Interventions that include team building between groups to discuss conflicts and come to a solution, especially for issues that cross over both groups. Use bridge staff and cross-functional teams to fade the groups’ boundaries or merge the groups for a specific project.
Across the organization
Negative or low scoring on organizational structures such as compensation, performance evaluations, management style, and communication, or a pattern of low scoring on mission, vision, or goals.
Interventions that look to a change in the organizational structure that would emphasize the product or customer. Some suggested interventions include profit-sharing instead of individual merit raises or including more line staff in strategic planning and product development. The more widespread these problems are within the organization, the more you have to look at organizational issues.
According to Leadership IQ
, in order to resolve many of the negative trends or results identified from employee surveys it may be necessary to upgrade managers’ skills. Managerial training needs most often fall within communication and engagement skills areas. Common managerial training to improve communication and engagement with employees deal with how to:
- Speak the truth without making people angry;
- Give constructive feedback to coworkers;
- Manage different generations in the workforce;
- Manage talented people with bad attitudes;
- Hire employees with great attitudes;
- Motivate employees;
- Create accountability;
- Help others embrace change; and
- Speak so others will listen.
An appropriate turnaround time between survey completion and communication of the results to employees should be no more than 30 days. If your data tells you that changes should be made, communicate that clearly to employees. If you make a change based on the survey, tell everyone – not just the impacted employees. In any case, even if you don’t know what will be done next or can’t make a change now, communicate that information to employees. Keep everyone updated on the follow-up and implications of the survey, no matter how far in the future the change will occur.
A suggested way to communicate results is to have an open forum for all employees, or at least employees within the affected division. Emphasize that the survey data was implemented, monitored, collected, and managed by a neutral or third party. Discuss how management continued the process once the analysis was completed, and how the next steps were determined. The highest ranking executive should showcase the results. This includes a “thank you” segment, followed by an outline of the results, what needs to be fixed, and what positive things the organization has been doing or plans to do. General interventions for improvement can be discussed at this meeting. There is usually a question and answer segment.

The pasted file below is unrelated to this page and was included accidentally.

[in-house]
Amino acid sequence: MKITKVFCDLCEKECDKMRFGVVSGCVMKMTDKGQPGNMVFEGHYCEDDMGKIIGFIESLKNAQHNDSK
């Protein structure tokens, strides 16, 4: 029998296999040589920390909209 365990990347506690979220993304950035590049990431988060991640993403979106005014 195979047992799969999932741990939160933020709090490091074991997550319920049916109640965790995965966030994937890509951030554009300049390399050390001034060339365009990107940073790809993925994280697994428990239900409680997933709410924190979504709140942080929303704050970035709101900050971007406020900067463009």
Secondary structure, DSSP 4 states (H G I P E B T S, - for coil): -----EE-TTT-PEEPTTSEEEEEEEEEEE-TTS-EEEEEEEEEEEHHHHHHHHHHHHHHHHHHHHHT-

An important part of this meeting is the announcement that managers will be meeting with their employees concerning how changes and/or interventions will affect them.
Although hearing the general information from the highest level is important, each employee will want to know specifically how this change will personally affect him/her. It is suggested that the supervising manager meet with individuals or small groups of employees to show appreciation for participating in the survey and to discuss the following:
- The department or division strengths;
- Opportunities for improvement;
- General next steps;
- Next steps for the manager, as they relate to the employee; and
- How progress will be tracked.
Once all managers have identified their action plans and discussed them with their employees, all the manager-level plans and any organizational plans should be combined and made available to employees. “Closing the circle” for employees, or showing how their opinions became actions, highlights the organization’s accountability and transparency concerning the survey process.
See also related resources:
to download this as a Word document.
 Chaudron, D (2003). Assessing and improving your organization: symptoms, diagnosis and cures. Organized Change, Retrieved August 27, 2008, from http://www.organizedchange.com/pdfs/assess.pdf
 Murphy, M (2007). Why employee surveys fail (and how to fix them). Retrieved October 28, 2008, from Leadership IQ Web site: http://www.leadershipiq.com/survey.pdf